The 7,000-year-old stone bracelet is oldest ever found in the world
A Paleolithic man’s stone bracelet claimed to revolutionize our understanding of early human development. Scientific analysis suggests that the enchanting find is a 65,000 to 70,000 years old.
It’s the oldest piece of jewelry of its kind in the world that experts believe to be made by an extinct group of early people named Denisovan.
The community is closely related to Homo sapiens and Neanderthals, If confirmed, it would push back the date of its creation by around 30,000 years and show that technology used in its creation was available much earlier than thought.
Scientists from the universities of Oxford and Wollongong in Australia are due to meet this month with Russian colleagues. The academics will analyze and interpret data from tests on the age of the soil layer in which the bracelet and other artifacts, including a pre-historic needle, were found.
At an exhibition in France this year the green-hued chlorite bracelet, unearthed in a Siberian cave, was listed as 50,000 years old. It was earlier reported as originating from 40,000 years ago and made for an ancient woman by a Paleolithic craftsman.
But Russian researchers have suggested the jewellery item comes from a time long before early man was believed to have the skills or know-how to make such objects. Maksim Kozlikin, a researcher from the institute of archaeology and ethnography, in Novosibirsk, said: ‘Preliminary results have been received to date stratum 11 where the bracelet was found to 65,000 to 70,000 years.
‘So it all goes towards changing the dating of the finds to more ancient.’
Institute director Professor Mikhail Shunkov acknowledged that at 50,000 years old, the bracelet was already ‘a world-level phenomenon’ because its existence challenged the known ‘level of technologies. For example, the bracelet has a hole made by drilling and rasping devices. Our colleagues from Australia and Oxford are coming here in August, we will be discussing the dating then,’ he said, adding that some data was ‘ambiguous’ and required clarification.
‘Until then, I will refrain from saying anything.’
A consensus on the age will be announced after the experts had discussed the dating, and a major scientific journal report was expected, The Siberian Times reported. The bracelet was found in 2008 in a layer that contained Denisovan, homo altaiensis, rather than Homo sapien or Neanderthal remains, although all these groupings shared the cave at various times and interbred.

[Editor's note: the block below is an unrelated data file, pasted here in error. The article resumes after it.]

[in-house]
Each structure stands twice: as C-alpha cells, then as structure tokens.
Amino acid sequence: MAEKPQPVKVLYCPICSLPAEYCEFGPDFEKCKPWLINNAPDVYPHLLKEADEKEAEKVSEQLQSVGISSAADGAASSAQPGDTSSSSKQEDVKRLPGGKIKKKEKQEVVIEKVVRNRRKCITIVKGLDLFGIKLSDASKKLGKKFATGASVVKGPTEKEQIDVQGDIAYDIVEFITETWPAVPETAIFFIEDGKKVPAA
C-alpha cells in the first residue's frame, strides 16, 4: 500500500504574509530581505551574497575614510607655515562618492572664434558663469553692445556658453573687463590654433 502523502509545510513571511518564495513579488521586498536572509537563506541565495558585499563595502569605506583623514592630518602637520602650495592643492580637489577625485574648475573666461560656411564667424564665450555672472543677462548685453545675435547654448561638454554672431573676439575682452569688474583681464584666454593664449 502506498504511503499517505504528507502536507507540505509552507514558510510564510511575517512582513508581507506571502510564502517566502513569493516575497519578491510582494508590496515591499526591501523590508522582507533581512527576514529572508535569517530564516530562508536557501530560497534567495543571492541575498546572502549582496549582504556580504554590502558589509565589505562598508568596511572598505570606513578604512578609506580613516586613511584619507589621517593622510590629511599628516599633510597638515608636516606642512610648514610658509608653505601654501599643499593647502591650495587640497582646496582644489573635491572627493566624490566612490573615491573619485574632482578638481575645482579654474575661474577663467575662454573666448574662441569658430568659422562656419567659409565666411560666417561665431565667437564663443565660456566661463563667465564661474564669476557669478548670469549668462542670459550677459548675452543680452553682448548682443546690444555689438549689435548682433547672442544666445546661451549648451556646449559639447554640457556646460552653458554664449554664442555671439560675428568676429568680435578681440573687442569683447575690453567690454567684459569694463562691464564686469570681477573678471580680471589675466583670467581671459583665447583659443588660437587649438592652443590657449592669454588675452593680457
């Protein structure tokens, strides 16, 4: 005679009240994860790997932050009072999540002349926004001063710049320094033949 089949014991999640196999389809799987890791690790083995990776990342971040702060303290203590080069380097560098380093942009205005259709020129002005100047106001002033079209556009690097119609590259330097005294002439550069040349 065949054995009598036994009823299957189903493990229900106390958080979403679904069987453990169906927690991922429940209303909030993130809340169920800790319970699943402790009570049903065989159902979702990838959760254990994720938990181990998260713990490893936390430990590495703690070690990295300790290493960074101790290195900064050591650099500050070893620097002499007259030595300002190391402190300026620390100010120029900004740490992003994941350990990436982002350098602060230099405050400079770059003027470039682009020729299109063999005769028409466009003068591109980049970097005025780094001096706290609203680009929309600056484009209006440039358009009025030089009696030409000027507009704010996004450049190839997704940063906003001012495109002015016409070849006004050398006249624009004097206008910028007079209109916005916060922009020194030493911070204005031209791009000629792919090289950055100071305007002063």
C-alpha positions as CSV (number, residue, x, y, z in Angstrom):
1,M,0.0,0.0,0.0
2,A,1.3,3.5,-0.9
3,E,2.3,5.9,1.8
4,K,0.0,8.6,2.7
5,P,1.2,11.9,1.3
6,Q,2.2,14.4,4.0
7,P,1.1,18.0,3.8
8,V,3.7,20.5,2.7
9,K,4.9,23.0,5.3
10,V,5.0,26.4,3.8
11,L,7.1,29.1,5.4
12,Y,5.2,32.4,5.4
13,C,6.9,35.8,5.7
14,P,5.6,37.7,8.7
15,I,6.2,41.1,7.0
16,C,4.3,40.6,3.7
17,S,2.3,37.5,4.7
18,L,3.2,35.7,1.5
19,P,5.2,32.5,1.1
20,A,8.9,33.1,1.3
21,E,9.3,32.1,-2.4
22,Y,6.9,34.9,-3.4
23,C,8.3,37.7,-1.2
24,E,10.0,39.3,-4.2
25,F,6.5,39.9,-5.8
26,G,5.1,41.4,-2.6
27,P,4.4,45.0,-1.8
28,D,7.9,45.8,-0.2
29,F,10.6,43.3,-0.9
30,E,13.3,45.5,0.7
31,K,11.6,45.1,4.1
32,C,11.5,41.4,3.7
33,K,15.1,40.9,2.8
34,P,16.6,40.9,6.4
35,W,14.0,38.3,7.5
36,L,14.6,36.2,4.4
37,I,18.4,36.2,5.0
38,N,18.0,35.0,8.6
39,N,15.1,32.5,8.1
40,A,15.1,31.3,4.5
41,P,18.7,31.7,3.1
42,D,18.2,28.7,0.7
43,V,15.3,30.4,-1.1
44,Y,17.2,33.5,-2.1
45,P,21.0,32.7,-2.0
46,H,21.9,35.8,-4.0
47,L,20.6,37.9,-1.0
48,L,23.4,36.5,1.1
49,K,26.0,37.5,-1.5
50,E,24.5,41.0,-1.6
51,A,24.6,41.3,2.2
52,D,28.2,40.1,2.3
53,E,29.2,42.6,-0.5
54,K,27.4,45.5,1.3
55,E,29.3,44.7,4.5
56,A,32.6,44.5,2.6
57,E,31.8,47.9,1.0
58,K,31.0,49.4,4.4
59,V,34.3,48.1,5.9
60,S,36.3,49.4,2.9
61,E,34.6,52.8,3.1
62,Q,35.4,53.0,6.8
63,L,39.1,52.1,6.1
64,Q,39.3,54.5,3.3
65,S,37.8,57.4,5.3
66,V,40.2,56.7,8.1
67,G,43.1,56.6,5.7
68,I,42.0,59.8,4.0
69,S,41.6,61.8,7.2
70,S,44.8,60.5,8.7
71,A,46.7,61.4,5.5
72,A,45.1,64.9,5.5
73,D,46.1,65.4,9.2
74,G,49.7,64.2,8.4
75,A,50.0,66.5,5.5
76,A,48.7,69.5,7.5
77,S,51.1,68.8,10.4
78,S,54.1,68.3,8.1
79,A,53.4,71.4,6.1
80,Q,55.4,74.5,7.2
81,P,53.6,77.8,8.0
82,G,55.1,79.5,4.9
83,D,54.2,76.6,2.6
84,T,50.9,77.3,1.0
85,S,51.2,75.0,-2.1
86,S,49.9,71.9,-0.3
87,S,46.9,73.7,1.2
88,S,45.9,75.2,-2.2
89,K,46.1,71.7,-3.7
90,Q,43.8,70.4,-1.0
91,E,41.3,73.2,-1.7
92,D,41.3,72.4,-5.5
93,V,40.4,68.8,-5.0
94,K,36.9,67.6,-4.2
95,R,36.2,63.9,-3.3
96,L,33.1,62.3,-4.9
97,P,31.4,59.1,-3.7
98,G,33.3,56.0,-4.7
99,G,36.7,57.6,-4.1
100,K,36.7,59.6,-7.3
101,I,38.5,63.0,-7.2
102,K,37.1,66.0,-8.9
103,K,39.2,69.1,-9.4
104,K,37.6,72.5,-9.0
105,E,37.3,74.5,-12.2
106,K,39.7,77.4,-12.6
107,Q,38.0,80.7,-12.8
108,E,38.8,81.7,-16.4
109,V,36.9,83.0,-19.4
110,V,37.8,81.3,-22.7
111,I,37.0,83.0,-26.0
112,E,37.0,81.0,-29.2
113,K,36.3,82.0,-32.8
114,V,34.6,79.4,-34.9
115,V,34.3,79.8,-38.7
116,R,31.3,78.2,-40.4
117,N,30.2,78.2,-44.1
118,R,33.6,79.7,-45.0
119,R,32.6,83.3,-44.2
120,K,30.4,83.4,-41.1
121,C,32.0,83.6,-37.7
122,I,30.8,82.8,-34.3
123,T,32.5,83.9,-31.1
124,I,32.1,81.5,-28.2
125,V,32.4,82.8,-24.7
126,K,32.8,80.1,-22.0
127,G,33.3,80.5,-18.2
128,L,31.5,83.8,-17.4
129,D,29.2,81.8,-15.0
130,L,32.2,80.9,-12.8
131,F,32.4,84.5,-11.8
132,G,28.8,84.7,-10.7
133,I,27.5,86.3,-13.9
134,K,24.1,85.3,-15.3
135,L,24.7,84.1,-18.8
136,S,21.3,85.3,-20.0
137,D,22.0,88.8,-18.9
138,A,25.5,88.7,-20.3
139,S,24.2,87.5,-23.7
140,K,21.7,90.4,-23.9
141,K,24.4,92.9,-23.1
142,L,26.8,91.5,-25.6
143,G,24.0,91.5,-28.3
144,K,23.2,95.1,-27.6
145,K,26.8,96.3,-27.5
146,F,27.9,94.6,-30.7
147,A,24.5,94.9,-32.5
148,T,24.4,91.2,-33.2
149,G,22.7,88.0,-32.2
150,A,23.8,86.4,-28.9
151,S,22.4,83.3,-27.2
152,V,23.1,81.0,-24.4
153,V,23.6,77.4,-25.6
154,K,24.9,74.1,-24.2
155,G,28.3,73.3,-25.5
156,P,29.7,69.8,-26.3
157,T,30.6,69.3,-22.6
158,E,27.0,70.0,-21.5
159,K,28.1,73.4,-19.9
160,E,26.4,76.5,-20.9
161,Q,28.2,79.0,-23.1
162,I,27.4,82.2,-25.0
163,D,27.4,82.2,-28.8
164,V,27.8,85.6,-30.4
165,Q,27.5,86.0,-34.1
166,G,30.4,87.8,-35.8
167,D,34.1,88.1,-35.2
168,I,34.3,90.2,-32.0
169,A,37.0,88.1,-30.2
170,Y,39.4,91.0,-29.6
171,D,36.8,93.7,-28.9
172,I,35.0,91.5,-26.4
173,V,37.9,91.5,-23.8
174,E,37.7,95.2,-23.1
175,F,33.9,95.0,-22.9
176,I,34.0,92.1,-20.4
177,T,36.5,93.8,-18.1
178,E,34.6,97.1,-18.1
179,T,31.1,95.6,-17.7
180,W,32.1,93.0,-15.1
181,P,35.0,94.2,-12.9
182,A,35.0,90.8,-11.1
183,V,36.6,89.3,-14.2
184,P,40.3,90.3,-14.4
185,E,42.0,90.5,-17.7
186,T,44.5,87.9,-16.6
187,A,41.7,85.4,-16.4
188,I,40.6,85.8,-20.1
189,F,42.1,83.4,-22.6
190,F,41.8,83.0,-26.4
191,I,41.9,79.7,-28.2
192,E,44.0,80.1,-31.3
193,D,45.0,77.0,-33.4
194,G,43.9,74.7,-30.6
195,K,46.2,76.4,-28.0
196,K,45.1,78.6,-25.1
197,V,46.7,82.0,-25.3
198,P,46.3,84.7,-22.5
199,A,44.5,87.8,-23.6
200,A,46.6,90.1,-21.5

‘The bracelet is stunning in bright sunlight it reflects the sun rays, at night by the fire it casts a deep shade of green,’ said Professor Anatoly Derevyanko, the institute’s former director.
‘It is unlikely it was used as an everyday jewellery piece. I believe this beautiful and very fragile bracelet was worn only for some exceptional moments,’ he said.
The manufacturing technology used in the bracelet is seen as being more typical of a later period, for example, the Neolithic era, which began around 12,000 years ago. Dr. Derevyanko said: ‘Two fragments of the bracelet of a width of 2.7cm and a thickness of 0.9 cm were found.
‘The estimated diameter of the find was 7cm.
‘Near one of the cracks was a drilled hole with a diameter of about 0.8 cm. Studying them, scientists found out that the speed of rotation of the drill was rather high, fluctuations minimal, and that was there was applied to drill with an implement, technology that is common for more recent times. The ancient master was skilled in techniques previously considered not characteristic for the Palaeolithic era, such as drilling with an implement, boring tool type rasp, grinding, and polishing with a leather and skins of varying degrees of tanning.
‘Next to the hole on the outer surface of the bracelet can be seen clearly a limited polished zone of intensive contact with some soft organic material,’ said Dr Derevyanko. Scientists have suggested that it was a leather strap with some charm, and this charm was rather heavy.
The location of the polished section made it possible to identify the ‘top’ and ‘bottom’ of the bracelet and to establish that it was worn on the right hand. Among the remains of 66 different types of mammal found in the cave were those of extinct woolly mammoths.
In 2000 a tooth from a young adult was found in the cave and in 2008, archaeologists discovered the finger bone of a juvenile Denisovan hominin, dubbed ‘X woman’.
Further examination of the site found other artifacts dating as far back as 125,000 years. Dr. Shunkov has suggested that the bracelet indicates the Denisovans were more advanced than Homo sapiens and Neanderthals.
‘These finds were made using technological methods, boring stone, drilling with an implement, grinding, that are traditionally considered typical for a later time, and nowhere in the world, they were used so early, in the paleolithic era.
‘At first, we connected the finds with a progressive form of the modern human, and now it turned out that this was fundamentally wrong.
‘Obviously it was Denisovans, who left these things.’
The Russian scientists say they examined the idea that the bracelet could have been buried underground in the cave by a later generation, perhaps in Neolithic times. But they say the soil around the bracelet was ‘uncontaminated by human interference from a later period’.
The soil around the bracelet was also dated using oxygen isotopic analysis. Redating of the bracelet would also mean a needle now held to be 50,000 years old is also even more ancient. The needle is also seen as the work of Denisovans.